Computer wargame challenges 42nd Infantry Division leaders, battle staff at Fort Indiantown Gap
1 / 2 Show Caption + Hide Caption – Leaders of the 42nd Infantry Division of the New York Army National Guard conduct a Rehearsal of Concept (ROC) drill at Fort Indiantown Gap, Pennsylvania on Oct. 4, 2017 as the division moves into the first day of its Warfighter exercise. Leaders tal... (Photo Credit: U.S. Army) VIEW ORIGINAL
Computer wargame challenges 42nd Infantry Division leaders, battle staff at Fort Indiantown Gap
2 / 2 Show Caption + Hide Caption – Cardboard markets indicate enemy units and objectives on a giant map at Fort Indiantown Gap, Pennsylvania on Oct. 4, 2017, as leaders of the New York Army National Guard's 42nd Infantry Division conduct a Rehearsal of Concept exercise during their Wa... (Photo Credit: U.S. Army) VIEW ORIGINAL

FORT INDIANTOWN GAP, Pa. - More than 475 Soldiers of the New York Army National Guard's 42nd Infantry Division Headquarters started a war here Oct. 2, as the combat headquarters began a computer simulation war-game known as a Warfighter.

The troops are training alongside another famous combat unit based in New York, the 10th Mountain Division (Light Infantry) from Fort Drum, N.Y. The two units are participating in the Warfighter, an electronic battle simulation that will test and evaluate the division staffs on all aspects of battlefield operations, communications, and logistics.

About 4,500 Soldiers are involved in all phases of the exercise.

The Warfighter is a two-week command post exercise that lets computer simulations and an enemy force role-player test the ability of commanders and their staffs to fight a modern battle.

The Soldiers participating in the large-scale battle simulation will manage the combat operations of more than 12,000 personnel in the computer simulation, with everything related to war fighting, including the plans and movements to gather intelligence on an enemy, maneuvering forces to the fight, providing medical evacuation, resupply and maintenance and replacement operations.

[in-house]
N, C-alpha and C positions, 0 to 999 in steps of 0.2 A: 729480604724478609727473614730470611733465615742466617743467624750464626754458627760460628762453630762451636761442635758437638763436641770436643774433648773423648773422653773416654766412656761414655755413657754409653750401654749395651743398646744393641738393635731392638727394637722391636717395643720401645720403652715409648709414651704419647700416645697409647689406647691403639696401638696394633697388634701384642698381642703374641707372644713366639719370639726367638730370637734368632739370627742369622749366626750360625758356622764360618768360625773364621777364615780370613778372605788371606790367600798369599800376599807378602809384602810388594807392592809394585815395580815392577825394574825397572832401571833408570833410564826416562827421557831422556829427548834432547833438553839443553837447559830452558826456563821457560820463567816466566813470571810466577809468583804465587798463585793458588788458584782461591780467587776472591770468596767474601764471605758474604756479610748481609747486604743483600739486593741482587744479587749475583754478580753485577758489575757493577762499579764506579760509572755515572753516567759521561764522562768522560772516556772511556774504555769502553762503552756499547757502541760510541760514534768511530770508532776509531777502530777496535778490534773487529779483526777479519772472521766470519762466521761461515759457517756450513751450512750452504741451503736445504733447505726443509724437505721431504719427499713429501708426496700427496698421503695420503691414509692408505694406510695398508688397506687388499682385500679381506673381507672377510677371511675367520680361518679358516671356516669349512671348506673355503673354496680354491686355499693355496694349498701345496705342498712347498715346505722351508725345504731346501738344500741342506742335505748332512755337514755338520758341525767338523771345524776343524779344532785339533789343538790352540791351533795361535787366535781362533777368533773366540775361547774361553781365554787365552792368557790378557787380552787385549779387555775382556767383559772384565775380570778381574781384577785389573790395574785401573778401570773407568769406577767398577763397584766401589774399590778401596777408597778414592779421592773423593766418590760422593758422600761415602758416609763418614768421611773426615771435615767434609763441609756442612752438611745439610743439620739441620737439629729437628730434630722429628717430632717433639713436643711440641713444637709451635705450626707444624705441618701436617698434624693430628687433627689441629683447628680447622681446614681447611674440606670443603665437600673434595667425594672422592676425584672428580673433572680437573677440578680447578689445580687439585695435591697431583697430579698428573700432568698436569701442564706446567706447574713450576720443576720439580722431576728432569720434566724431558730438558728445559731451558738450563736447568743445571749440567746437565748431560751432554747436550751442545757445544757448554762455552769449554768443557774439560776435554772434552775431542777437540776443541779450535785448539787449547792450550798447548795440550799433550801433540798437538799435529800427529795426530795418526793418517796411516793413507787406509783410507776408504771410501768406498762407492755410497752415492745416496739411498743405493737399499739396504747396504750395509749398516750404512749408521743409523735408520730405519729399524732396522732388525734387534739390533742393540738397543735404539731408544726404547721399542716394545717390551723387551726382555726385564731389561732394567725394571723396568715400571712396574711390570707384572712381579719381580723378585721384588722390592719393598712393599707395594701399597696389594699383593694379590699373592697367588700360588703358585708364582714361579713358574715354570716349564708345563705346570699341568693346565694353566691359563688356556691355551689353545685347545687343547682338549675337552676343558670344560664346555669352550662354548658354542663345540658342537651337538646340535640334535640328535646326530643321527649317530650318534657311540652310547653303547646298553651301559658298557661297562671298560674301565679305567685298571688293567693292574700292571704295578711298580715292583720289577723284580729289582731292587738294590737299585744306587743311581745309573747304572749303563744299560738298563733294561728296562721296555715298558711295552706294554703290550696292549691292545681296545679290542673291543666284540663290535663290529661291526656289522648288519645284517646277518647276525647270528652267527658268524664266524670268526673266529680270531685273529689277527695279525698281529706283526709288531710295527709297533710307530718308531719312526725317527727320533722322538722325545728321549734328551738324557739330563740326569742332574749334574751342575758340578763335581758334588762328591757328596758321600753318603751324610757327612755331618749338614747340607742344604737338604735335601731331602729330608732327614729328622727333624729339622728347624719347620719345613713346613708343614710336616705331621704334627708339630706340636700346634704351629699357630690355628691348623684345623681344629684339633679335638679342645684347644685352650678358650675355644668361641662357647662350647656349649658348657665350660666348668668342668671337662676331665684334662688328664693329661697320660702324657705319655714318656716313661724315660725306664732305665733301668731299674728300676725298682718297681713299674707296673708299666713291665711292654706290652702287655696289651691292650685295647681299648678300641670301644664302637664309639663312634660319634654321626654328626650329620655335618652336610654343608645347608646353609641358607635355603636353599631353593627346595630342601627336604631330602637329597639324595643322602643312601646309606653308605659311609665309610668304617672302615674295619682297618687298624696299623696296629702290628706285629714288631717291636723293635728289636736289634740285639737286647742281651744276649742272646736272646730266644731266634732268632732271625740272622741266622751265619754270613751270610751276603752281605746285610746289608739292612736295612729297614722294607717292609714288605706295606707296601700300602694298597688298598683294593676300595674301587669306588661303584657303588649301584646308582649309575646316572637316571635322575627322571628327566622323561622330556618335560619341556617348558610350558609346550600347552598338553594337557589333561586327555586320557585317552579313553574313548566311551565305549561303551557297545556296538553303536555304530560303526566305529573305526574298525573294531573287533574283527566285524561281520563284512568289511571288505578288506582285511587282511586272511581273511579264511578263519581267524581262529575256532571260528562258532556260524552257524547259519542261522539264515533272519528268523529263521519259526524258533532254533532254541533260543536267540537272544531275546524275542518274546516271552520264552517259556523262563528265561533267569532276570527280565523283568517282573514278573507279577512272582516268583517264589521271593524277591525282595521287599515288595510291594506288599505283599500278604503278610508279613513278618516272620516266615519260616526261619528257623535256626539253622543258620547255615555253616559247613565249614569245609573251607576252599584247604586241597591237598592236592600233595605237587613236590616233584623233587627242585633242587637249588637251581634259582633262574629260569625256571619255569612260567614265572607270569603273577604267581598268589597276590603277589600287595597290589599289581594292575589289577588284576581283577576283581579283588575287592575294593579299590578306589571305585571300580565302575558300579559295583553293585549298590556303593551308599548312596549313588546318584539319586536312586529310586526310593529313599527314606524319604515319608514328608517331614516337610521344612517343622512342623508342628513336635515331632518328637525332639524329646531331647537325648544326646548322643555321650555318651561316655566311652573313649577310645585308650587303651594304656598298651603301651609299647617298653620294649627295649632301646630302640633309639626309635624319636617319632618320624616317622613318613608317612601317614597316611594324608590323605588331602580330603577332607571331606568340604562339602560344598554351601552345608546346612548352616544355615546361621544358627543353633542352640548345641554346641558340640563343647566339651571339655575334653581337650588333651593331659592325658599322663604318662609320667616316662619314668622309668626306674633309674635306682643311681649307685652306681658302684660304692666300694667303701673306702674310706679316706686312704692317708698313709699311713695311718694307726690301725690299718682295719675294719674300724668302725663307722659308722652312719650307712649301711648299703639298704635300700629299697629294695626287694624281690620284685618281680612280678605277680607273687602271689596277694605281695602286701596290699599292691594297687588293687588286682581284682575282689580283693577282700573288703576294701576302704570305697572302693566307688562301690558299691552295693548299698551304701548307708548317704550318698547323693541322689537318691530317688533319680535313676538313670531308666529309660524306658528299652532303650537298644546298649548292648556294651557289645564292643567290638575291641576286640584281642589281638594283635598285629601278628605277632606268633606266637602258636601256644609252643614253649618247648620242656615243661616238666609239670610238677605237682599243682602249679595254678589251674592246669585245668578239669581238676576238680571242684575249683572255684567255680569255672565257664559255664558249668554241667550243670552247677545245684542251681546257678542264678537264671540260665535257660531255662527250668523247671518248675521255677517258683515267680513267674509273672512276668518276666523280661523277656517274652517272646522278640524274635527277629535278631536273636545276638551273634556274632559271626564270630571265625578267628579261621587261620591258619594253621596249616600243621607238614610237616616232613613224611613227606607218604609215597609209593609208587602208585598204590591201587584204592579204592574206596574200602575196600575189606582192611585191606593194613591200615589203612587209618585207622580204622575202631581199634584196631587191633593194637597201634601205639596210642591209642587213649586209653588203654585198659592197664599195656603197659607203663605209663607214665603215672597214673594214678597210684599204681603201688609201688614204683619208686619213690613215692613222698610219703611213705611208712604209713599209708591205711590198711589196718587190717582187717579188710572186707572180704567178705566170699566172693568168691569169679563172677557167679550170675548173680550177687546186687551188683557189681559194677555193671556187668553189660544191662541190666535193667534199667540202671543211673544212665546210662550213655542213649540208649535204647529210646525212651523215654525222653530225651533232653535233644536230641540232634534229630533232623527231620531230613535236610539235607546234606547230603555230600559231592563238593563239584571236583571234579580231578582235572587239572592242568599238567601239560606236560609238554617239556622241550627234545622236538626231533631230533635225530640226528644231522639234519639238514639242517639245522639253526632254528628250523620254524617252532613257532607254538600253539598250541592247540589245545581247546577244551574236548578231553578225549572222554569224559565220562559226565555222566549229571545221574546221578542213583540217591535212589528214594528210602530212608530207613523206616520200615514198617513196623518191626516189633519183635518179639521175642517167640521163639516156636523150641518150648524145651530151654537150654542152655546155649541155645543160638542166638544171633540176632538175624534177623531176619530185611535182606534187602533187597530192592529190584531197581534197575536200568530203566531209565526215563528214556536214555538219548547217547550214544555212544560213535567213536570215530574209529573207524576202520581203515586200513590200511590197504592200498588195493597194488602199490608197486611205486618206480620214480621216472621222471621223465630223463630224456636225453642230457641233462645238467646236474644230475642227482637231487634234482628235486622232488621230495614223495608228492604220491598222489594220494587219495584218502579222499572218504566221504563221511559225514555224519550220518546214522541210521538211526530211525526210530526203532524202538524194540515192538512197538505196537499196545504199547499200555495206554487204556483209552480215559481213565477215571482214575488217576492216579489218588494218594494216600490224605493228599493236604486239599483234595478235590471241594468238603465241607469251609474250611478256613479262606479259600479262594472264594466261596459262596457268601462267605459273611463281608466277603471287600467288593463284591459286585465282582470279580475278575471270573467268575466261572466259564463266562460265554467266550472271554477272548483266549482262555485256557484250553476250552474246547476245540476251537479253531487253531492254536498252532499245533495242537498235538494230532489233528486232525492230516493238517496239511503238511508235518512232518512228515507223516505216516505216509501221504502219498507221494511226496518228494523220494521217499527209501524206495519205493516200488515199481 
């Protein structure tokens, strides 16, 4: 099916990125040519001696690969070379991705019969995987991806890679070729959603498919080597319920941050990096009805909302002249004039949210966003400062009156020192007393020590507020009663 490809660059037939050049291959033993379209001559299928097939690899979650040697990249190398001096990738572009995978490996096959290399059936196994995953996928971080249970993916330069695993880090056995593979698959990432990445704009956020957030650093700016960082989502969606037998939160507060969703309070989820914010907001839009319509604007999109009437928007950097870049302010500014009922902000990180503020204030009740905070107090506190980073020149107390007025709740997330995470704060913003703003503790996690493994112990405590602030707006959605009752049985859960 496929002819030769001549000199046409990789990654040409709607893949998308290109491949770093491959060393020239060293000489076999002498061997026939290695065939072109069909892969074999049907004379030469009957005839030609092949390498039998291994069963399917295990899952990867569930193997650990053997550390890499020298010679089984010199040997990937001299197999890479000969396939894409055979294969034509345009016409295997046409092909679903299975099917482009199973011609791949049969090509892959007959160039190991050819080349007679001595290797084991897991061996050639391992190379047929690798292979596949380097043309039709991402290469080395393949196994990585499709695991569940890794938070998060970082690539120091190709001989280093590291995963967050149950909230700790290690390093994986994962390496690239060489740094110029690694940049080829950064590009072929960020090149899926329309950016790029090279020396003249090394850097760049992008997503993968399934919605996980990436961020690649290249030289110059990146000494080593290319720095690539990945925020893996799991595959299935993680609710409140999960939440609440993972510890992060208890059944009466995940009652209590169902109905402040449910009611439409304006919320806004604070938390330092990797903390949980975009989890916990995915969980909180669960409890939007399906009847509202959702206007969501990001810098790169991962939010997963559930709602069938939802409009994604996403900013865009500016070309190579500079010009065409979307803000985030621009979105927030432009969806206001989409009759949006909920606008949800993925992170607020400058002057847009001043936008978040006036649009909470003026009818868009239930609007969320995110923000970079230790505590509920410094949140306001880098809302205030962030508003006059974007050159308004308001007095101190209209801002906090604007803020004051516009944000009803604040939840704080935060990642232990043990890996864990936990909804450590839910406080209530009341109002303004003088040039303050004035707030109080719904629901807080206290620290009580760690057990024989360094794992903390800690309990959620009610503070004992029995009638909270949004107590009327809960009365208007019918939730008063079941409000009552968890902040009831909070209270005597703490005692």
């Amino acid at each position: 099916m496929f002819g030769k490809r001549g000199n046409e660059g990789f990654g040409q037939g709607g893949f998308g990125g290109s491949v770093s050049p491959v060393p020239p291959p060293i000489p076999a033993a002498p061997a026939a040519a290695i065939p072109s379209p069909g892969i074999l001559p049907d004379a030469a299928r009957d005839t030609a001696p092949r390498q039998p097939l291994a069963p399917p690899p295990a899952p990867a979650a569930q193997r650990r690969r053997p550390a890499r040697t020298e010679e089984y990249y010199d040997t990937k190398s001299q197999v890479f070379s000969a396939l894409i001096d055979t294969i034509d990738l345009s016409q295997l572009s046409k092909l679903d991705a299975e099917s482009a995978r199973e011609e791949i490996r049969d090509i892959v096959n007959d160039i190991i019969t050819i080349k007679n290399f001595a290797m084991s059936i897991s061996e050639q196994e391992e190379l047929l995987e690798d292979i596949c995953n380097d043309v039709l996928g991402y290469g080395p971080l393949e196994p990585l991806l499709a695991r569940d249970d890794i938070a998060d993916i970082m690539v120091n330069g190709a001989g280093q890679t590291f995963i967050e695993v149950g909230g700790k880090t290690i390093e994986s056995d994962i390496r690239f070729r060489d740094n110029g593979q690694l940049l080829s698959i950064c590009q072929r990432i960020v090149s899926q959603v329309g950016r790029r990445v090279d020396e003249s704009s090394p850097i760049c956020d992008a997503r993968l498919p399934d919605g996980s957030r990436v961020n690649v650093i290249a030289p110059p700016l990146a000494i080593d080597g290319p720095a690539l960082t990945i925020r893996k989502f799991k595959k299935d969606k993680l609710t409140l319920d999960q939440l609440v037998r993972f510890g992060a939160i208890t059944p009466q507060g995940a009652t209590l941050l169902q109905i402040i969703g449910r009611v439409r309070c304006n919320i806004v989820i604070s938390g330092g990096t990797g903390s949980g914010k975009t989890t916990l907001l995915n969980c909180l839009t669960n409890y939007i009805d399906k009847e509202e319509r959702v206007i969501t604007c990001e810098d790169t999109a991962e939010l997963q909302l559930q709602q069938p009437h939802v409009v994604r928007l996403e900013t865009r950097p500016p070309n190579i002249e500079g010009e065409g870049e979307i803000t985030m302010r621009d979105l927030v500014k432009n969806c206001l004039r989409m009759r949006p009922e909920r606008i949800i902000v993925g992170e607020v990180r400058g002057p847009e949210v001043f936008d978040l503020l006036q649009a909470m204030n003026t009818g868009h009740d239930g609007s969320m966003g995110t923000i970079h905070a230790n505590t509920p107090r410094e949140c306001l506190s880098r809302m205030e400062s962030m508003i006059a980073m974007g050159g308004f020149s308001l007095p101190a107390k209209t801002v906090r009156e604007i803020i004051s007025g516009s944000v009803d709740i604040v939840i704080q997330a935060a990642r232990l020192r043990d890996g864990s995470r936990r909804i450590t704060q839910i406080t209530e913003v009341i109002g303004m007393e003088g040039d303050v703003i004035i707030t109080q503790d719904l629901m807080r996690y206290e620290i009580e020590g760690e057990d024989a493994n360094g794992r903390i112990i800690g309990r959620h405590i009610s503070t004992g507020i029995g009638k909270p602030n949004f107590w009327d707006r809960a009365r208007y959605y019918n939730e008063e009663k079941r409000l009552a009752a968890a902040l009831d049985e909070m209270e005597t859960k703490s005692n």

All of these staff functions play critical roles in full spectrum operations, a role that the 42nd Infantry Division trains and prepares for, said 42nd Infantry Division Chief of Staff Col. Michael Murphy.

Once the battle commences, operations run 24-hours a day, testing the effectiveness of synchronization within staff sections to operate continuously tracking battlefield reports and responding to changes on the computer battlefield.

But not all actions are generated in a computer simulation.

The warfighter exercise also provides real interactions with professional role players in the exercise, ranging from media reporters to local civilian leaders, non-governmental agencies, humanitarian relief groups and even criminal organizations, all meeting with and challenging the decisions and actions of the division's leadership and staff.

For a division headquarters with part-time Citizen Soldiers from across New York State, the first success in the exercise is simply bringing the team together, said Maj. Michael Rodriguez, an engineer officer and operations officer in the division's overnight battle staff.

"This type of training is invaluable," Rodriquez said. "As a National Guard unit, we hardly get to have the staff together in a scenario that's this life-like. It's great because we get to exercise and refine staff processes; that's what we we're here to do."

The division headquarters is directing command posts and Soldiers from a number of combat brigades, including the:

• The 27th Infantry Brigade from the New York Army National Guard

• The 50th Brigade from the New Jersey Army National Guard

• The 2nd Brigade Combat Team of the 28th Division from Pennsylvania Army National Guard

• The 26th Maneuver Enhancement Brigade from Massachusetts Army National Guard

• The 142nd Field Artillery Brigade from the Arkansas Army National Guard

• The 28th Aviation Brigade from the Pennsylvania Army National Guard

"Training is complicated for the Guard," Rodriguez said. "We have to be selective in how and where we train. The value of the Warfighter is having everyone here."

For the senior noncommissioned officers and staff officers, the training is a validation of their functional areas and prepares them to better manage complex and challenging events, said Sgt. Maj. Matthew Gutzawiller, a Chemical, Biological, Radiological and Nuclear staff specialist and night operations NCO supervisor.

"Warfighter provides an opportunity for the staff to come together," Gutzwiller said. "It provides a better understanding of how the staff process works. It builds team understanding and better prepares us for real -world missions."

The ability to run computer simulations for thousands of combat troops on a battlefield forces the variety of staff specialties to exercise battle drills and find ways to improve staff plans, said Gutzwiller, now training in his third Warfighter exercise in his career.

The simulation often injects small scenario incidents that if not addressed, grow more complex and challenging if not addressed by the division staff. Other times, events will present problems that a unit had not foreseen.

"This is the only opportunity to synchronize and validate our division staff standard operating procedures," Gutzwiller said.

The exercise will run through October 11.

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